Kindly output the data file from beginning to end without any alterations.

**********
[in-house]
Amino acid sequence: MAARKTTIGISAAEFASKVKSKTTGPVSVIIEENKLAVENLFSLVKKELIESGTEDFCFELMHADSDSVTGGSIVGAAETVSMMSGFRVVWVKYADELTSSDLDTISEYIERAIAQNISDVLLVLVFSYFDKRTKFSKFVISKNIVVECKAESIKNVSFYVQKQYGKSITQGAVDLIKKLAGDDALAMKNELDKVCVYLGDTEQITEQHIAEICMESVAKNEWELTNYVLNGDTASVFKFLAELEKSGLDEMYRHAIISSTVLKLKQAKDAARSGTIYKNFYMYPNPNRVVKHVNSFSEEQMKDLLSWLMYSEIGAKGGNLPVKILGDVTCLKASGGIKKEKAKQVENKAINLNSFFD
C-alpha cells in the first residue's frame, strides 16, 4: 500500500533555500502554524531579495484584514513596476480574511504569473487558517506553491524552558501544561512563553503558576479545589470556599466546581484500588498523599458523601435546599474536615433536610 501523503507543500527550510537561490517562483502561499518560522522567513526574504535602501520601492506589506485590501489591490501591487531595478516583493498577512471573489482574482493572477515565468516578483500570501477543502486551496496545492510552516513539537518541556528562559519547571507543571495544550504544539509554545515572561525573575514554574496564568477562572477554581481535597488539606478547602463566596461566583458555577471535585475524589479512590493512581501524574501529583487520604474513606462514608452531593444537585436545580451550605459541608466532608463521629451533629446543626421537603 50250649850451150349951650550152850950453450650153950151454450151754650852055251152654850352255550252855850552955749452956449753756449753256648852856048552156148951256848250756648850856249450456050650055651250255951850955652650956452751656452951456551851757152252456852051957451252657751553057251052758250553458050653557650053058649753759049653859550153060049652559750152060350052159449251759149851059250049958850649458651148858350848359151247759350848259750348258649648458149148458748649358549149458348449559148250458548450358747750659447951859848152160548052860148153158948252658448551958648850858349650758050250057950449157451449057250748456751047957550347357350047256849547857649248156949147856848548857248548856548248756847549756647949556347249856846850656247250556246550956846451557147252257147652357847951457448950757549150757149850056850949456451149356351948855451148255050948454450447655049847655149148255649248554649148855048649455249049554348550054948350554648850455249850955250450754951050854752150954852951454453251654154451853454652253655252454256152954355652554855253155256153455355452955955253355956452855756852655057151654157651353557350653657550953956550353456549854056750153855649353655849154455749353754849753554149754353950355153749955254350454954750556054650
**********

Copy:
[in-house]
Amino acid sequence: MAARKTTIGISAAEFASKVKSKTTGPVSVIIEENKLAVENLFSLVKKELIESGTEDFCFELMHADSDSVTGGSIVGAAETVSMMSGFRVVWVKYADELTSSDLDTISEYIERAIAQNISDVLLVLVFSYFDKRTKFSKFVISKNIVVECKAESIKNVSFYVQKQYGKSITQGAVDLIKKLAGDDALAMKNELDKVCVYLGDTEQITEQHIAEICMESVAKNEWELTNYVLNGDTASVFKFLAELEKSGLDEMYRHAIISSTVLKLKQAKDAARSGTIYKNFYMYPNPNRVVKHVNSFSEEQMKDLLSWLMYSEIGAKGGNLPVKILGDVTCLKASGGIKKEKAKQVENKAINLNSFFD
C-alpha cells in the first residue's frame, strides 16, 4: 500500500533555500502554524531579495484584514513596476480574511504569473487558517506553491524552558501544561512563553503558576479545589470556599466546581484500588498523599458523601435546599474536615433536610 501523503507543500527550510537561490517562483502561499518560522522567513526574504535602501520601492506589506485590501489591490501591487531595478516583493498577512471573489482574482493572477515565468516578483500570501477543502486551496496545492510552516513539537518541556528562559519547571507543571495544550504544539509554545515572561525573575514554574496564568477562572477554581481535597488539606478547602463566596461566583458555577471535585475524589479512590493512581501524574501529583487520604474513606462514608452531593444537585436545580451550605459541608466532608463521629451533629446543626421537603 50250649850451150349951650550152850950453450650153950151454450151754650852055251152654850352255550252855850552955749452956449753756449753256648852856048552156148951256848250756648850856249450456050650055651250255951850955652650956452751656452951456551851757152252456852051957451252657751553057251052758250553458050653557650053058649753759049653859550153060049652559750152060350052159449251759149851059250049958850649458651148858350848359151247759350848259750348258649648458149148458748649358549149458348449559148250458548450358747750659447951859848152160548052860148153158948252658448551958648850858349650758050250057950449157451449057250748456751047957550347357350047256849547857649248156949147856848548857248548856548248756847549756647949556347249856846850656247250556246550956846451557147252257147652357847951457448950757549150757149850056850949456451149356351948855451148255050948454450447655049847655149148255649248554649148855048649455249049554348550054948350554648850455249850955250450754951050854752150954852951454453251654154451853454652253655252454256152954355652554855253155256153455355452955955253355956452855756852655057151654157651353557350653657550953956550353456549854056750153855649353655849154455749353754849753554149754353950355153749955254350454954750556054650